Parashas Nitzavim: the mitzvah of teshuvah

The Torah says, “For this mitzvah which I command you today — it is not hidden from you, and it is not distant. It is not in heaven for you to say, ‘Who can ascend to the heavens for us and take it for us, so that we can listen to it and perform it?’ Nor is it across the sea, for you to say, ‘Who can cross to the other side of the sea for us and take if for us, so that we can listen to it and perform it?’ Rather the matter very near to you — in your mouth and in your heart — to perform it” (Devarim/Deuteronomy 30:11-14).

Rashi explains this parasha to be referring to the entirety of Torah, which was written and given b’al peh, orally, which brings it close to us.

The Ramban, however, interprets this parasha to be referring to the beginning of the perek, “It will be that when all these things come upon you, the blessing and the curse that I have presented before you, then you will take it to your heart among all the nations where Hashem, our G-d, has dispersed you, and your will return unto Hashem.. and listen to His voice…” (Devarim/Deuteronomy 30:1-2).

“You will return,” ve’shvta, is not just a promise. “For this mitzvah,” “ki hamitzvah hazos,” is informing us that the teshuvah of acharis hayamim, which will come at the end of days, is, in fact, a mitzvah incumbent upon us now.

That’s why, says the Ramban, the Torah says it is “within your mouth and your heart to perform it.” This is referring to the foundational requirements of teshuvah: remorse over the past and acceptance for the future in the heart; vidui, confession, from the mouth. 

This raises a question. Why is teshuvah different than all other mitzvos which were given to us in command form, whereas teshuvah is told as a promise for the future and we are only later reminded that this promise is, in fact, a mitzvah?

Perhaps it’s due to the very nature of teshuvah. Teshuvah is something truly miraculous, which derives its power from the future world of techias hameisim, the revival of the dead, the final principle in the Rambam’s 13 ikarim. This is because Chazal tell us that “reshayim, afilu b’chayehem, keruyim meisim,” the wicked, even while alive, are considered dead. Our definition of life is a connection to the Source of life, Hashem. To sever that connection is spiritual death. Teshuvah, which reconnects one to the Source of life, is an act of techias hameisim.  For that reason, the Yaaros Devash says that during this period, when one recites the beracha of “mechayeh hameisim” in the Amidah, he should have teshuvah in mind!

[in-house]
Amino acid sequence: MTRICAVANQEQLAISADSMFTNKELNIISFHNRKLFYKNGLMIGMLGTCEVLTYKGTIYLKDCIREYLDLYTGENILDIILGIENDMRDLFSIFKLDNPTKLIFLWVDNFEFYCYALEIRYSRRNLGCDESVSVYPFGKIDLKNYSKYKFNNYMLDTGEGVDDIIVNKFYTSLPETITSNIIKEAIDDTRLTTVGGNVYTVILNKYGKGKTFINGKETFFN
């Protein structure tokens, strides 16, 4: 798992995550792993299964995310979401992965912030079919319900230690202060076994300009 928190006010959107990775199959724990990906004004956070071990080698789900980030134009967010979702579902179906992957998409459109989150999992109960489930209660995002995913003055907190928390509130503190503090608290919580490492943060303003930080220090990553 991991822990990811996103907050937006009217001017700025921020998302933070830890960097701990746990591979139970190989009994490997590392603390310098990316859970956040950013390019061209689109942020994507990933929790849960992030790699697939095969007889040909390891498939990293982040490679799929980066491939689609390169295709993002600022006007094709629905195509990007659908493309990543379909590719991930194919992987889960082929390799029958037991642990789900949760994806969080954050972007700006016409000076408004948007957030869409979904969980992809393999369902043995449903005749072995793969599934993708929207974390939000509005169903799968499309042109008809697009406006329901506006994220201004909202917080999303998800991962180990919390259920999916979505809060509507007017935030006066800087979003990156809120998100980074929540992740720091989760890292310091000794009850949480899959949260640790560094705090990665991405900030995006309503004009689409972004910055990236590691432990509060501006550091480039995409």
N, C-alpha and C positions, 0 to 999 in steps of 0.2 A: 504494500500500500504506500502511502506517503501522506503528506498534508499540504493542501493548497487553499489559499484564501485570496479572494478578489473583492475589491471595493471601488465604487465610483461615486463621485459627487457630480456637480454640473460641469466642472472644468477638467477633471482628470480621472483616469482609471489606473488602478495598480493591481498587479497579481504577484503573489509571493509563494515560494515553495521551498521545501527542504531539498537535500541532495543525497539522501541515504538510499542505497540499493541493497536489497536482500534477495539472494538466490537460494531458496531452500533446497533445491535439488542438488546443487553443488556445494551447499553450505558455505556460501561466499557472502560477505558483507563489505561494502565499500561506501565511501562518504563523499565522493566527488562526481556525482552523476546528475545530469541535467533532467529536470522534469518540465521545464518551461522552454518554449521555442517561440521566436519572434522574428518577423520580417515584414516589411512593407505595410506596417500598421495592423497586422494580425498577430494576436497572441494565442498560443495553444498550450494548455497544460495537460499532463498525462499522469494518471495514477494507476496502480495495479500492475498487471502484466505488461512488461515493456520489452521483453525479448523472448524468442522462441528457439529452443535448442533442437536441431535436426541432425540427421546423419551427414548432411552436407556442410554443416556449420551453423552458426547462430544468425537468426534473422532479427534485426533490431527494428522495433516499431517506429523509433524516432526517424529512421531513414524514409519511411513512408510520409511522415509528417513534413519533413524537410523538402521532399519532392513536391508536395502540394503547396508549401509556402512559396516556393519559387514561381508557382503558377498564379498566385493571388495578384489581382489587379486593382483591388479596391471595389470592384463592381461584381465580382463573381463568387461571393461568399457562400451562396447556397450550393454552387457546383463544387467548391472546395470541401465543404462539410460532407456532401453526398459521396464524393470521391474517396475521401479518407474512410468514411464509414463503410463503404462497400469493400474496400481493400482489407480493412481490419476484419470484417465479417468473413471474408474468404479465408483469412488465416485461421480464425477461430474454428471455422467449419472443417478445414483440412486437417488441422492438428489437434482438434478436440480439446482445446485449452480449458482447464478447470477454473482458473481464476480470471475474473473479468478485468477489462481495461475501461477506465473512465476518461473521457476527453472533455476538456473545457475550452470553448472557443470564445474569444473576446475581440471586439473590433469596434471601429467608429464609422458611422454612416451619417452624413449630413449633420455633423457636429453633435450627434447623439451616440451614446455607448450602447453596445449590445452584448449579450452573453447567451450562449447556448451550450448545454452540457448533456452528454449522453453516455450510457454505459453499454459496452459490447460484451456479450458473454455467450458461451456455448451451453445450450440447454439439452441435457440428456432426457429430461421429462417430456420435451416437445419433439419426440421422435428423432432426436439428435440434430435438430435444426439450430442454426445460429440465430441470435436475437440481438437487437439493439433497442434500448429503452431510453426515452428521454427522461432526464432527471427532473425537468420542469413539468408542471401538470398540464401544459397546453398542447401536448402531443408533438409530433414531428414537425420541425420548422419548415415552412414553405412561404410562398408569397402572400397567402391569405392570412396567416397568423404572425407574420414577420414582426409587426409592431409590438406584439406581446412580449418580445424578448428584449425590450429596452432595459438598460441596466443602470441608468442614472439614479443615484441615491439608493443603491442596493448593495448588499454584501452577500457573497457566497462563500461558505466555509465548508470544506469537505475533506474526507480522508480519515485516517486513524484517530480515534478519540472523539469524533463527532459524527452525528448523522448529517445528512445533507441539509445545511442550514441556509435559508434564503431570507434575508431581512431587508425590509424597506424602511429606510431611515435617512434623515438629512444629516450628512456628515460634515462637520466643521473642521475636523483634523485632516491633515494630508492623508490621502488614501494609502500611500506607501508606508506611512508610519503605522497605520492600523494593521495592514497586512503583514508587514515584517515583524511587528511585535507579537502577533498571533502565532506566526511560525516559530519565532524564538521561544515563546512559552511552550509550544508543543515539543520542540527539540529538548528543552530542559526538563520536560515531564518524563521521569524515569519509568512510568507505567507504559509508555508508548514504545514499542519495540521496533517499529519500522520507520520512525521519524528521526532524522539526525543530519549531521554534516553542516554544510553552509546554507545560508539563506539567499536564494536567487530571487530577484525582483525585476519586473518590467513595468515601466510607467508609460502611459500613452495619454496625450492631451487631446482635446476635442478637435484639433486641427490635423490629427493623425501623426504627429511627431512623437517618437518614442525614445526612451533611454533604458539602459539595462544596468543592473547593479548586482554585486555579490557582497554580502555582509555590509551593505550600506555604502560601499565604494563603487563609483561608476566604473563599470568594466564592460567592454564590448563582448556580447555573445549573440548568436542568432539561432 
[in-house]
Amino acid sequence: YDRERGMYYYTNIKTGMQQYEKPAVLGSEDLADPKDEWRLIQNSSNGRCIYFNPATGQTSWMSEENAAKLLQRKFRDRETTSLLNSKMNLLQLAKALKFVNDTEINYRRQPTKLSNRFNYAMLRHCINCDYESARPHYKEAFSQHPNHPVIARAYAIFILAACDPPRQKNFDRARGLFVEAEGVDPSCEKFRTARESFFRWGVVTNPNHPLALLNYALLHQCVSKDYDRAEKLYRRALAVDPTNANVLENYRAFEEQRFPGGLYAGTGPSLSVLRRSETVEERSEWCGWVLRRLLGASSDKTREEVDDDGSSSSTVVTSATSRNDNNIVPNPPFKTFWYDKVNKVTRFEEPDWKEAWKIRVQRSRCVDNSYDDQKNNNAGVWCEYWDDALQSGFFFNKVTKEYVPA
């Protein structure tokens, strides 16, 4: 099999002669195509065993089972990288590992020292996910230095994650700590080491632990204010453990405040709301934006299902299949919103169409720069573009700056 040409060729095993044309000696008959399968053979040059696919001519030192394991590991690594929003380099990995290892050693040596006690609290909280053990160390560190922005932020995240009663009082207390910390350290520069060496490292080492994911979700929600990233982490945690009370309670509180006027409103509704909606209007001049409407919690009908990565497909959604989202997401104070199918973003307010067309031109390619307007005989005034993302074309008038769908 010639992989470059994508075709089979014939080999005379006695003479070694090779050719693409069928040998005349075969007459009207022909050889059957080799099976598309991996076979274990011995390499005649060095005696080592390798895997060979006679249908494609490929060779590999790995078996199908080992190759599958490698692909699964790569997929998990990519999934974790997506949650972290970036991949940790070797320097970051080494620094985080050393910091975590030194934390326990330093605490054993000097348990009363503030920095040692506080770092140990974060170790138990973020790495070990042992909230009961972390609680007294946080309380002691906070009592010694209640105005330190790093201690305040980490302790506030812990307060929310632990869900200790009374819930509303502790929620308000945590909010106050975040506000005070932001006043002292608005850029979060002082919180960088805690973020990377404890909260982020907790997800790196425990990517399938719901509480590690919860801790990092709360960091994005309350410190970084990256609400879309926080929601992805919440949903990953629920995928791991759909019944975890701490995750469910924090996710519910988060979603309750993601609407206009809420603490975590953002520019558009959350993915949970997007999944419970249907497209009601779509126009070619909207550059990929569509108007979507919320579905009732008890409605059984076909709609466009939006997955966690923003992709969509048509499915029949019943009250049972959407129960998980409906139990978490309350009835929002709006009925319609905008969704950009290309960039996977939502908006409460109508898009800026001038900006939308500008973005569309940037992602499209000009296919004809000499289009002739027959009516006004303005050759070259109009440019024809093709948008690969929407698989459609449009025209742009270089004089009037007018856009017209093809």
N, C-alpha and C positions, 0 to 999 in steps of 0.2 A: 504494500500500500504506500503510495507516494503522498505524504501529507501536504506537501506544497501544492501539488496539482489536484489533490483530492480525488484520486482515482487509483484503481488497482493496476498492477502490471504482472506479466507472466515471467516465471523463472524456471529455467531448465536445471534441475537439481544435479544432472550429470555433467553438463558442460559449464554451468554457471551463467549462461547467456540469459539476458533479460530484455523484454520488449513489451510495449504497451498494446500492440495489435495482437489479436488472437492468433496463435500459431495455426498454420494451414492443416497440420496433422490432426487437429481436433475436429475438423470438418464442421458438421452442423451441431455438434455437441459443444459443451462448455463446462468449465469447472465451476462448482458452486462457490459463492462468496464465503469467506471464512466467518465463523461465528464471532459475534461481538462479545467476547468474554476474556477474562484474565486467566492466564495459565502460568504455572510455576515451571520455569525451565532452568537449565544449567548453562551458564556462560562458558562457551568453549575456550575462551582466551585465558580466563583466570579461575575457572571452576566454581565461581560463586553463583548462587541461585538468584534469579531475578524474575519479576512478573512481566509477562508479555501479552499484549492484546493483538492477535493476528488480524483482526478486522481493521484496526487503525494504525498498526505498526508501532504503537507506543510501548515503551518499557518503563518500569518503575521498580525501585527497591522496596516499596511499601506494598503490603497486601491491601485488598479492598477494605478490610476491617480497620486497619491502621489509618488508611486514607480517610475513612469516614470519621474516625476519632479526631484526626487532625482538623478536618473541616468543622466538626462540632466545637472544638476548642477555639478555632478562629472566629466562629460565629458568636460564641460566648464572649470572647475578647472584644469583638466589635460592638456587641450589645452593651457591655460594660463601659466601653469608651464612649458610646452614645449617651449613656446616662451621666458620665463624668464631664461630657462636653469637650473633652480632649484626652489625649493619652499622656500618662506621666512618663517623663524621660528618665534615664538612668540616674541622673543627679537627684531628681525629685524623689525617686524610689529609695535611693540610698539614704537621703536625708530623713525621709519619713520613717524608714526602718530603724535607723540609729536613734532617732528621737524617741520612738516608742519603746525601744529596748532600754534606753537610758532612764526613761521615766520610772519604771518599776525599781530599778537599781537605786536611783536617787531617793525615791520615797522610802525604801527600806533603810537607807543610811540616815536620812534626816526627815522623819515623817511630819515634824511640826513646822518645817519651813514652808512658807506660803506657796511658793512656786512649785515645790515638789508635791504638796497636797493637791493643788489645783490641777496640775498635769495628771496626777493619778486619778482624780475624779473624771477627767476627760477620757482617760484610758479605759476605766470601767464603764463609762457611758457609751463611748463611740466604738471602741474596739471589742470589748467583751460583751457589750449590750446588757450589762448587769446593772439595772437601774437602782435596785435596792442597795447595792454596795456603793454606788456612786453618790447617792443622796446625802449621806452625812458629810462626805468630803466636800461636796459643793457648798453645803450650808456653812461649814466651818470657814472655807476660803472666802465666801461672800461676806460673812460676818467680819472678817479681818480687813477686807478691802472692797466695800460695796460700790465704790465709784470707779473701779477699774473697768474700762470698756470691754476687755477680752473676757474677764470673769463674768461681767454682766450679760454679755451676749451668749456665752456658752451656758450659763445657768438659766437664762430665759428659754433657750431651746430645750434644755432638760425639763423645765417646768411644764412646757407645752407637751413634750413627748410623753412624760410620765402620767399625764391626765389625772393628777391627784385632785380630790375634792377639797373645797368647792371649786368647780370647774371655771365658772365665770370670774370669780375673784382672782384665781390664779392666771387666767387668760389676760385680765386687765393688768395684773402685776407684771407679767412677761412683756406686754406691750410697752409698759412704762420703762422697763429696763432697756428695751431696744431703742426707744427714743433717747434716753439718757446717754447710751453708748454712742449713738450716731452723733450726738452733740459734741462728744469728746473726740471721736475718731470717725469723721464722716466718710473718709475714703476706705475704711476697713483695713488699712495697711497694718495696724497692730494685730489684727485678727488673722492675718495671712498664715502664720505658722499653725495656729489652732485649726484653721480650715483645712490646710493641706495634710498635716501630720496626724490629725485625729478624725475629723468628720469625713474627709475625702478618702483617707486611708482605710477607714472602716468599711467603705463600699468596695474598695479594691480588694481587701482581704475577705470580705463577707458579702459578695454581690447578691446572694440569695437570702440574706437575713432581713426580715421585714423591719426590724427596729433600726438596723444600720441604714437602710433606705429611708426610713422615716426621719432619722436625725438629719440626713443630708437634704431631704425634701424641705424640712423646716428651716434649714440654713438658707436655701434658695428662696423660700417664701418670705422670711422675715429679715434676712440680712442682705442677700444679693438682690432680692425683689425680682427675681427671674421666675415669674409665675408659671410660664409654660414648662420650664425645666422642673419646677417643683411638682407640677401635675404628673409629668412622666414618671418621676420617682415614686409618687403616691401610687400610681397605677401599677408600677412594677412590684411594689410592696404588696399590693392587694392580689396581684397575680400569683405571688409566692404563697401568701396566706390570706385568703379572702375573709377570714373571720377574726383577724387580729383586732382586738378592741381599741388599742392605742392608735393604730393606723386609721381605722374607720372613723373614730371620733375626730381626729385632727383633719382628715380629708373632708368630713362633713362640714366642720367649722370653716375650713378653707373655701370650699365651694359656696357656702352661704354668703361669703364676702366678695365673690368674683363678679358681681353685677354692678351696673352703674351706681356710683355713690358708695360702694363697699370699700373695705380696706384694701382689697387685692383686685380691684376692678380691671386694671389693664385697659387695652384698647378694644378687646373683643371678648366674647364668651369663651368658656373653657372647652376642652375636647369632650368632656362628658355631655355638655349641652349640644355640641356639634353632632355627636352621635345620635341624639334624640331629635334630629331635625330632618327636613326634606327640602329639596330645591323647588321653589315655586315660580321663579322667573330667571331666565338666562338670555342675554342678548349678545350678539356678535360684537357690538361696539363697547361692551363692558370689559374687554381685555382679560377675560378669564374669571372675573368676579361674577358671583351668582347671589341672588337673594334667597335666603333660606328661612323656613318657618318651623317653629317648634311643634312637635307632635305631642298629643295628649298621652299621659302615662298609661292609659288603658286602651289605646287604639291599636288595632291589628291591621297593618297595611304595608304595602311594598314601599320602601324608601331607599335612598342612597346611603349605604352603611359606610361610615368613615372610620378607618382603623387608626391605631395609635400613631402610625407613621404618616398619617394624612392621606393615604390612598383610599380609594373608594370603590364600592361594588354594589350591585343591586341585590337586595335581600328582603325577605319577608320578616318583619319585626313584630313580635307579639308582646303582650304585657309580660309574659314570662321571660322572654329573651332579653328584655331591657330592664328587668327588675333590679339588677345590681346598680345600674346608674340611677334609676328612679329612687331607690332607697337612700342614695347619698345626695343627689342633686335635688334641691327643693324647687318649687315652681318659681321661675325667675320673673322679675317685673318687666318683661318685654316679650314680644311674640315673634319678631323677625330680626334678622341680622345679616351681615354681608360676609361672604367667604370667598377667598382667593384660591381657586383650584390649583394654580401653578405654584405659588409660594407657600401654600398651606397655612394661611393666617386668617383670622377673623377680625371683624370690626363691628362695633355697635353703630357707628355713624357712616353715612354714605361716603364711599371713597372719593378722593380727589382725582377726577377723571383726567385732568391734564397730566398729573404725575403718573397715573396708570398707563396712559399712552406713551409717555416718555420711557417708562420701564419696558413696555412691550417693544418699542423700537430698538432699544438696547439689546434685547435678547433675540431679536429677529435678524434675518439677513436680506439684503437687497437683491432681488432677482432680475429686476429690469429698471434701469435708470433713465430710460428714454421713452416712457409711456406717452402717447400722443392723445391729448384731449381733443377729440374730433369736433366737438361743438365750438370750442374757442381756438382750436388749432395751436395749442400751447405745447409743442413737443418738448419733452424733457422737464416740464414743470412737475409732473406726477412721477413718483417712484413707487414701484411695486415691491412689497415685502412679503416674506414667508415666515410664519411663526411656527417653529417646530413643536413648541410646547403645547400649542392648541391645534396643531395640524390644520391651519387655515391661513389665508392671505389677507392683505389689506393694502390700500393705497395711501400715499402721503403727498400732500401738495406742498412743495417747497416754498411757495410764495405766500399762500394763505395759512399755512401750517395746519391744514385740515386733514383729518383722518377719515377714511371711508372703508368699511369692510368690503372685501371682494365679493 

Since we don’t, in this world, have the power of techias hameisim (besides isolated stories in Tanach), to perform teshuvah would have been impossible if not for the fact that Hashem, in His kindness, has given us the ability to tap into that future world through the gift of teshuvah. That is why we cannot simply be commanded to perform teshuvah like any other mitzvah. Rather, we are told that there will be a future time when all will perform teshuvah, and we can connect to that time by this act which, incredibly, is a mitzvah upon us as well.

May we all take full advantage of this gift and opportunity! And may all be blessed with a kesiva vechasima tova l’altar lchaim tovim ul’shalom.

Sincerely yours,
Rabbi Yerachmiel Fried
Rosh Hakollel,
Dallas Area Torah Association

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